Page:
The Student News Site of Tarrant County College

The Collegian

The Student News Site of Tarrant County College

The Collegian

The Student News Site of Tarrant County College

The Collegian

Internet: valuable tool or distraction

Viewpoint by Mario Montalvo/ne news editor

When I grew up, the Internet was not available in every home and every classroom. As much as the Internet was touted as a learning tool, it was more of a novelty to me. I spent hours at home or in school browsing the Web for pointless entertainment. Since then, not much has changed.

Maybe it’s my ADD, but I still get sidetracked with the Internet at school, home and work. I have to stop what I’m doing to look something up as soon as it pops in my head. What started out as a quick search for an address can turn into 30 or 40 minutes reading articles entirely unrelated.

We’re connected 24/7 through our phones and our computers. It’s difficult to resist the urge to check Twitter or Facebook when they’re always a click or a swipe away. I see students browsing the Web in class when they should be doing their schoolwork or paying attention to the instructor, especially in labs.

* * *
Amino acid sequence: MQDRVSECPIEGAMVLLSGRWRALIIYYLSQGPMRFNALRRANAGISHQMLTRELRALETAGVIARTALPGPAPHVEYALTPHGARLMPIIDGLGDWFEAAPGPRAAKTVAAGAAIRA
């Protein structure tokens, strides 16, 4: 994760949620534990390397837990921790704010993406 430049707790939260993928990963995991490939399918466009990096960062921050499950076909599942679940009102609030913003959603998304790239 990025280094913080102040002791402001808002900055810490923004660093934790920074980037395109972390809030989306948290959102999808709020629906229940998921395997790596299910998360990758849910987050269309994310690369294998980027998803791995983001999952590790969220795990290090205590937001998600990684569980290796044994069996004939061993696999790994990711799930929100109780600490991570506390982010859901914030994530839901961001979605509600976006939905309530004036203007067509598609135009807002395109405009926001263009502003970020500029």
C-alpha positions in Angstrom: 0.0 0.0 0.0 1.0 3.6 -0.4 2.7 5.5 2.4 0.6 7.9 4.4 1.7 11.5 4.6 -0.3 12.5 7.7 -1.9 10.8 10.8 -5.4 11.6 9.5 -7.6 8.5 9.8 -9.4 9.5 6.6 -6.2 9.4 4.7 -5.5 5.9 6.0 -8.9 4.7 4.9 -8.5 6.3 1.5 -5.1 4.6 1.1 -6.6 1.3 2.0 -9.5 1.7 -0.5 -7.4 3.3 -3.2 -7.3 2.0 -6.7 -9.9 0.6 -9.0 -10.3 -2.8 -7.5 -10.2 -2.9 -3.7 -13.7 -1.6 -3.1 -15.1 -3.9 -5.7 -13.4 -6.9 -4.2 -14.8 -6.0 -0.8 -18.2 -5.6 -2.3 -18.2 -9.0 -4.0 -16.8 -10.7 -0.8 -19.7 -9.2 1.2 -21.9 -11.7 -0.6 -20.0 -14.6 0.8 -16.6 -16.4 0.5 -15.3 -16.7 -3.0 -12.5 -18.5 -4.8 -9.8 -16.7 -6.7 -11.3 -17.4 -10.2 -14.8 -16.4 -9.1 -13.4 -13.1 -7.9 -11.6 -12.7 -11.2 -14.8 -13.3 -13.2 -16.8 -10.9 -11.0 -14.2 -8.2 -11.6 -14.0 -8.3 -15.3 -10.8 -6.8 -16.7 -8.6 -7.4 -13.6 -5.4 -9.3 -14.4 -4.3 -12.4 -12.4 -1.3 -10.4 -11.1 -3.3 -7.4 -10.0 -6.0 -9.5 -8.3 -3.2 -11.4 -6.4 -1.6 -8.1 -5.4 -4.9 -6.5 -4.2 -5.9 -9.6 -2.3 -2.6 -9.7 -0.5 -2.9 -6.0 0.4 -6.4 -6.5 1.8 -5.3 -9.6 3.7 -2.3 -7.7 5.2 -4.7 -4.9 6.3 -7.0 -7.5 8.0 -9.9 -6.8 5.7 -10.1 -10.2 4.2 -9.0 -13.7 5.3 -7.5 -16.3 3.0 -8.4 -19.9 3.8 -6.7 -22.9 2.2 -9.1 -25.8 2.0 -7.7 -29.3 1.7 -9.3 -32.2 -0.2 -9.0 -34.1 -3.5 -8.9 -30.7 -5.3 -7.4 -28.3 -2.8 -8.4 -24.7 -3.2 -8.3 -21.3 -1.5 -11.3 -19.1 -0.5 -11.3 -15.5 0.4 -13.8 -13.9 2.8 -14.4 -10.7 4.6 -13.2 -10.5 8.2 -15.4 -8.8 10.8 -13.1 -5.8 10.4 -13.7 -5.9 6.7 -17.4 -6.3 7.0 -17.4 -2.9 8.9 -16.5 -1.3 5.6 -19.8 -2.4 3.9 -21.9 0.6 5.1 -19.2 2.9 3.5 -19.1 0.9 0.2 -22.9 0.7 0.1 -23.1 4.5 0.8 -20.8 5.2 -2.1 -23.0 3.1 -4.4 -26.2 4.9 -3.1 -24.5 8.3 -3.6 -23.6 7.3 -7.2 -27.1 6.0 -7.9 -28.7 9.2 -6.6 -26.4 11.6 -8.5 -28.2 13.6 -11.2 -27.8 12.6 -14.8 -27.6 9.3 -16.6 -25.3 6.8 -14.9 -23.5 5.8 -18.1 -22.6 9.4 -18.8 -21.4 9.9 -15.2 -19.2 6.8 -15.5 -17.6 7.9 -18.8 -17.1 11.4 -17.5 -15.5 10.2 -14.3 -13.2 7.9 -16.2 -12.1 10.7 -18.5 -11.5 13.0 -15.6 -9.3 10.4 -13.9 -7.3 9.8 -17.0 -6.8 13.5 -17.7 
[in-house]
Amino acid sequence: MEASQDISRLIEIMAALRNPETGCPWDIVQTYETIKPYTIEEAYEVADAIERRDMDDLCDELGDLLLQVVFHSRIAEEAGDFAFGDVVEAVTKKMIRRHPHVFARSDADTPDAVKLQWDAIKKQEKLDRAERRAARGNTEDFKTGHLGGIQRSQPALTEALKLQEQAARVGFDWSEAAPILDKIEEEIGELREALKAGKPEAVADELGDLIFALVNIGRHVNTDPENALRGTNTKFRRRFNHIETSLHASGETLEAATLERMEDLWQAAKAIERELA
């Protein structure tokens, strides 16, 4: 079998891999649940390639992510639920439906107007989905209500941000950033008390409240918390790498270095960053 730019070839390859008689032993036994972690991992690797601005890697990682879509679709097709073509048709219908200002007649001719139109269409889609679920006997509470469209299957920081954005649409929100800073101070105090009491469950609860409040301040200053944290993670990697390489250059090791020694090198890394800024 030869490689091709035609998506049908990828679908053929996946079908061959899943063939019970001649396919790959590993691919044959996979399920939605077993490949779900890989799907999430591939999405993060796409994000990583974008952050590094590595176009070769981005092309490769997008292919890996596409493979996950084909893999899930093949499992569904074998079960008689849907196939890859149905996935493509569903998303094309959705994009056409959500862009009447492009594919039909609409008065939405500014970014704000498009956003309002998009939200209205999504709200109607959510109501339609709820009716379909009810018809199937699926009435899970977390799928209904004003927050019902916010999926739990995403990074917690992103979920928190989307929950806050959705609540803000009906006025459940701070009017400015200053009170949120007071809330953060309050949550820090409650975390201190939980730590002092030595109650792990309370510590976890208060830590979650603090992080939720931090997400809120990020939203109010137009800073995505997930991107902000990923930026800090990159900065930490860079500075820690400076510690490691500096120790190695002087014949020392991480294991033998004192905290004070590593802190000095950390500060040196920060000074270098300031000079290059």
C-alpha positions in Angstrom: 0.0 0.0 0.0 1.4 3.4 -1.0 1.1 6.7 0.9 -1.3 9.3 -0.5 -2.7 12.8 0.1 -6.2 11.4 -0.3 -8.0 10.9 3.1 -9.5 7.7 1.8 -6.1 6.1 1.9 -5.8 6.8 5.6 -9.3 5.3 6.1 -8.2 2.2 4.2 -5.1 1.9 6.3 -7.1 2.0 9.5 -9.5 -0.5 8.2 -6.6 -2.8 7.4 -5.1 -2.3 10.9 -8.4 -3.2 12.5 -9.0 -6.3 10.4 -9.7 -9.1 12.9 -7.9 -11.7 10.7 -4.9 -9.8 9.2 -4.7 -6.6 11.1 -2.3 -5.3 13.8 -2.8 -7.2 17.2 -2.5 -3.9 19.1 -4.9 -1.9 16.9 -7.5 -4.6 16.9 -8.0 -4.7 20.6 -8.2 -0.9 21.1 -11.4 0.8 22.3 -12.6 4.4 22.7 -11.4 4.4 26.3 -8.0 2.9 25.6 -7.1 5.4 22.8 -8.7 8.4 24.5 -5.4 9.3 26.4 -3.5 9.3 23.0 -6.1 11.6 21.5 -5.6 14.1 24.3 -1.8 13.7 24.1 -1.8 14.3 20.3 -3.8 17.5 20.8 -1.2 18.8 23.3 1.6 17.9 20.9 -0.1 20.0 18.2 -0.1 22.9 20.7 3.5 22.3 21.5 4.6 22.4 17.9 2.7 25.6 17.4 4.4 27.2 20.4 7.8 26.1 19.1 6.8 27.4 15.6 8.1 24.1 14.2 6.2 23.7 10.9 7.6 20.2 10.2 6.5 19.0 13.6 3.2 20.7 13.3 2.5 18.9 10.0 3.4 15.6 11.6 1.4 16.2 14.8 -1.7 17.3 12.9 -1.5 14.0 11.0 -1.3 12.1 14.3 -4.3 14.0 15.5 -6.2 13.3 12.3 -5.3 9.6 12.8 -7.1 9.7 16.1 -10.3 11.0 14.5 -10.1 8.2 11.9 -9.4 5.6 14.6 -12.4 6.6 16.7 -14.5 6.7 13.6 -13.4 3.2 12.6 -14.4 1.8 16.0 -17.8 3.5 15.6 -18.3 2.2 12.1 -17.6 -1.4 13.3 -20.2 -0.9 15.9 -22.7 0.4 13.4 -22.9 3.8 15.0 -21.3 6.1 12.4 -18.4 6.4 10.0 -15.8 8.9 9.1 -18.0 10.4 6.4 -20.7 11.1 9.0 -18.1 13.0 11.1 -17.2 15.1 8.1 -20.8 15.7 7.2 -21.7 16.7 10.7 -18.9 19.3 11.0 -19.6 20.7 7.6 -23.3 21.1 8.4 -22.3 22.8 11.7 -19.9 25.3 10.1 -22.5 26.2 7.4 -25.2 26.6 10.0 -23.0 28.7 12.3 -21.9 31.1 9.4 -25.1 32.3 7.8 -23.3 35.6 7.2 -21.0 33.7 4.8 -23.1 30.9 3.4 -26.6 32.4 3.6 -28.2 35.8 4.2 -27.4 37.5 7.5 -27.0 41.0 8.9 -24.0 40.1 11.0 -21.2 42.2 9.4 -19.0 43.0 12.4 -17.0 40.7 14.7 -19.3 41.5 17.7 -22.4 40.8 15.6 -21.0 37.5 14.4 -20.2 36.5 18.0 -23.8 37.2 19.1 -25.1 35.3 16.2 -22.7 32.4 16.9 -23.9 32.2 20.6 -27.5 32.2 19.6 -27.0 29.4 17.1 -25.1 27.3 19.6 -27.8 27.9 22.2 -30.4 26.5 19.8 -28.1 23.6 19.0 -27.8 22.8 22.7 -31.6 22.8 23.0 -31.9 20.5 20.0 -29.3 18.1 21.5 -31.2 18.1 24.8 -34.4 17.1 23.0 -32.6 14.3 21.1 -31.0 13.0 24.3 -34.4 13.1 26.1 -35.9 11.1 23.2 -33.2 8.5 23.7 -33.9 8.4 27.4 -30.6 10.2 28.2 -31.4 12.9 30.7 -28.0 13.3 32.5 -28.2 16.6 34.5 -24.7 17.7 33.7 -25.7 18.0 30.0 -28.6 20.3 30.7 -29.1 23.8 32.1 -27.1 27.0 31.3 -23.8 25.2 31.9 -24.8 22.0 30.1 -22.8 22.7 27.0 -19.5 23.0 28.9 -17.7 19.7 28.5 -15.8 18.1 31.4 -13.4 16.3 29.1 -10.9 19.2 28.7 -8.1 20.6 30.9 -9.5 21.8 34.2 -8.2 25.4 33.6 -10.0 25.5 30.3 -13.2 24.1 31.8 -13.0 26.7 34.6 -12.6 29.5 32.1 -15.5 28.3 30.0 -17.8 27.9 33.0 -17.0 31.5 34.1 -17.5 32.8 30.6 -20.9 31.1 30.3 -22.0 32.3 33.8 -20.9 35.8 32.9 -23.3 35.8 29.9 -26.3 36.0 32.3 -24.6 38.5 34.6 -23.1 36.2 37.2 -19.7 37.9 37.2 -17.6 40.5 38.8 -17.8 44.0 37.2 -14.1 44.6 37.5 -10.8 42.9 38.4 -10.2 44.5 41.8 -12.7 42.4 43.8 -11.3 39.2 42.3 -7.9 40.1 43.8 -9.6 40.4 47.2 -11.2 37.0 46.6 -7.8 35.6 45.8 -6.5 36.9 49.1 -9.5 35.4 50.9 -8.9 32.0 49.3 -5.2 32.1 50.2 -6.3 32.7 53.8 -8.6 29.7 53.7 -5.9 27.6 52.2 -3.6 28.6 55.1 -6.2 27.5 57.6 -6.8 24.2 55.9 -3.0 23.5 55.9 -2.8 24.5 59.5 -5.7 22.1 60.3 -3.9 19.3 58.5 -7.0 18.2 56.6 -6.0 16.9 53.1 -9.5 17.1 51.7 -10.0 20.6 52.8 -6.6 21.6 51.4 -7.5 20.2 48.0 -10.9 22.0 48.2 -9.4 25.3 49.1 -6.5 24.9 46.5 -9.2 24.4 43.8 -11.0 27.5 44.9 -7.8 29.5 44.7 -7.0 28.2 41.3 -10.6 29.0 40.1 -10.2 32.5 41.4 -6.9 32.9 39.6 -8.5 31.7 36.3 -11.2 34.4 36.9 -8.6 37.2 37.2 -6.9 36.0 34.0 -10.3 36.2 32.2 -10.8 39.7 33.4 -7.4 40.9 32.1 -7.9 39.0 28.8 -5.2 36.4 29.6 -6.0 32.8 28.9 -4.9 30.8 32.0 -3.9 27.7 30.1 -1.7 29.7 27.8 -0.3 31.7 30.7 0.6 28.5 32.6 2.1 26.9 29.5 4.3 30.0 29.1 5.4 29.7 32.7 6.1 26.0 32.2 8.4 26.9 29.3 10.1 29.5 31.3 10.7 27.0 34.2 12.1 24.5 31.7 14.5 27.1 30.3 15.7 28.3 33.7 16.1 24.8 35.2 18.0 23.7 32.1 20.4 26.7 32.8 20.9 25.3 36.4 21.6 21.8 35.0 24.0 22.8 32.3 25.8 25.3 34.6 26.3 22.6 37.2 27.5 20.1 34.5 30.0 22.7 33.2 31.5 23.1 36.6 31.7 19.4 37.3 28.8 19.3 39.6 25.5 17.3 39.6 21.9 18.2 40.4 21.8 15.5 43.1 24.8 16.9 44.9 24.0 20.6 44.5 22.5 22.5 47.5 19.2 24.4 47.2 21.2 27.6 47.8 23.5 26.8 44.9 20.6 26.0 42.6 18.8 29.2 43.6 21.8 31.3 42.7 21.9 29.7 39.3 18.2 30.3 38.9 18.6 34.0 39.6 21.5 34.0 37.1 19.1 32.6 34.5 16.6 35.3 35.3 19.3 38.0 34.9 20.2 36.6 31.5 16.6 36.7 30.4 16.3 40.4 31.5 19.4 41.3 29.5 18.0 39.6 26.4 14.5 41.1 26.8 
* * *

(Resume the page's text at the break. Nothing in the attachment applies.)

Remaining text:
You don’t have to learn anything anymore because you can always look it up. Is having so much information at our fingertips making us dumber instead of smarter?

The Internet as a learning tool is highly overrated. With the exception of distance learning classes, I can’t recall ever having a class that couldn’t function without Internet access.

How much of our Internet usage is for educational enrichment anyway? Walking into a campus library or computer lab on any given day, you see students using campus computers to browse the Web. Except for maybe checking CampusCruiser, I mostly see them checking Facebook or YouTube.

In fact, most of the time spent online on- and off-campus is probably to write something stupid on Facebook or Twitter, to respond to something stupid somebody else wrote on Facebook or Twitter or to watch videos of people doing stupid stuff to get attention on YouTube. I know this because I, too, am guilty of doing it.

In the time it has taken me to write this article, I have checked my Facebook feed, tweeted and looked up something entirely unrelated. Maybe the reason I’m so easily distracted isn’t ADD. Maybe it’s the fact that the Internet makes it so easy to be distracted.

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